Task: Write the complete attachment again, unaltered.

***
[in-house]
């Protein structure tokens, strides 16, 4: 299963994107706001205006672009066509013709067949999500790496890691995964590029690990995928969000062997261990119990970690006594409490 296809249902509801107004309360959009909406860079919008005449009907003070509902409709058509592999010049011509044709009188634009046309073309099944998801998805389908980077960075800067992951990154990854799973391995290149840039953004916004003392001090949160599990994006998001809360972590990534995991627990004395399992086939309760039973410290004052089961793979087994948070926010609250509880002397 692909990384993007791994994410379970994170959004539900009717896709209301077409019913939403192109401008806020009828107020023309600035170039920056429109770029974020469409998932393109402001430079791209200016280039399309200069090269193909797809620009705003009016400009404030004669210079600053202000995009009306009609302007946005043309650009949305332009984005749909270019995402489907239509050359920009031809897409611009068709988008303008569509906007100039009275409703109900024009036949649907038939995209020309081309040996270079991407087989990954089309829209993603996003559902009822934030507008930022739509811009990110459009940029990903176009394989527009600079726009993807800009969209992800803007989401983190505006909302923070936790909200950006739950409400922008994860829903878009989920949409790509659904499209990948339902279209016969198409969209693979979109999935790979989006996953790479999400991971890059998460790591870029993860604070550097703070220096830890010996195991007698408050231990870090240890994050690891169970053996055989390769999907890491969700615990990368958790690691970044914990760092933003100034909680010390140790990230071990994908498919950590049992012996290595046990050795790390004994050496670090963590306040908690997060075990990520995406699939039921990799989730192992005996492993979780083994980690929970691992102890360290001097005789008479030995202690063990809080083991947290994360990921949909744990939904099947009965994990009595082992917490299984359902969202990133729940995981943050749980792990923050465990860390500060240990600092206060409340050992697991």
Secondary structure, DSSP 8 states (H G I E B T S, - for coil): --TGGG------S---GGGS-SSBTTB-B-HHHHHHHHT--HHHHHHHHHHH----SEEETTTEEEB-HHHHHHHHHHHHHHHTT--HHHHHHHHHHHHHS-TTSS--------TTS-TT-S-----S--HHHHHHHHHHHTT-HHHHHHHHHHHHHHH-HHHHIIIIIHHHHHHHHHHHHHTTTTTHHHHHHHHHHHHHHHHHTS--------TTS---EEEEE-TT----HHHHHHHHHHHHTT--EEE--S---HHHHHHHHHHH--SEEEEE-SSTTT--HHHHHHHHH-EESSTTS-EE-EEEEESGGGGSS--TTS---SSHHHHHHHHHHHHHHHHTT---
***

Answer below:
[in-house]
């Protein structure tokens, strides 16, 4: 299963994107706001205006672009066509013709067949999500790496890691995964590029690990995928969000062997261990119990970690006594409490 296809249902509801107004309360959009909406860079919008005449009907003070509902409709058509592999010049011509044709009188634009046309073309099944998801998805389908980077960075800067992951990154990854799973391995290149840039953004916004003392001090949160599990994006998001809360972590990534995991627990004395399992086939309760039973410290004052089961793979087994948070926010609250509880002397 692909990384993007791994994410379970994170959004539900009717896709209301077409019913939403192109401008806020009828107020023309600035170039920056429109770029974020469409998932393109402001430079791209200016280039399309200069090269193909797809620009705003009016400009404030004669210079600053202000995009009306009609302007946005043309650009949305332009984005749909270019995402489907239509050359920009031809897409611009068709988008303008569509906007100039009275409703109900024009036949649907038939995209020309081309040996270079991407087989990954089309829209993603996003559902009822934030507008930022739509811009990110459009940029990903176009394989527009600079726009993807800009969209992800803007989401983190505006909302923070936790909200950006739950409400922008994860829903878009989920949409790509659904499209990948339902279209016969198409969209693979979109999935790979989006996953790479999400991971890059998460790591870029993860604070550097703070220096830890010996195991007698408050231990870090240890994050690891169970053996055989390769999907890491969700615990990368958790690691970044914990760092933003100034909680010390140790990230071990994908498919950590049992012996290595046990050795790390004994050496670090963590306040908690997060075990990520995406699939039921990799989730192992005996492993979780083994980690929970691992102890360290001097005789008479030995202690063990809080083991947290994360990921949909744990939904099947009965994990009595082992917490299984359902969202990133729940995981943050749980792990923050465990860390500060240990600092206060409340050992697991």
Secondary structure, DSSP 8 states (H G I E B T S, - for coil): --TGGG------S---GGGS-SSBTTB-B-HHHHHHHHT--HHHHHHHHHHH----SEEETTTEEEB-HHHHHHHHHHHHHHHTT--HHHHHHHHHHHHHS-TTSS--------TTS-TT-S-----S--HHHHHHHHHHHTT-HHHHHHHHHHHHHHH-HHHHIIIIIHHHHHHHHHHHHHTTTTTHHHHHHHHHHHHHHHHHTS--------TTS---EEEEE-TT----HHHHHHHHHHHHTT--EEE--S---HHHHHHHHHHH--SEEEEE-SSTTT--HHHHHHHHH-EESSTTS-EE-EEEEESGGGGSS--TTS---SSHHHHHHHHHHHHHHHHTT---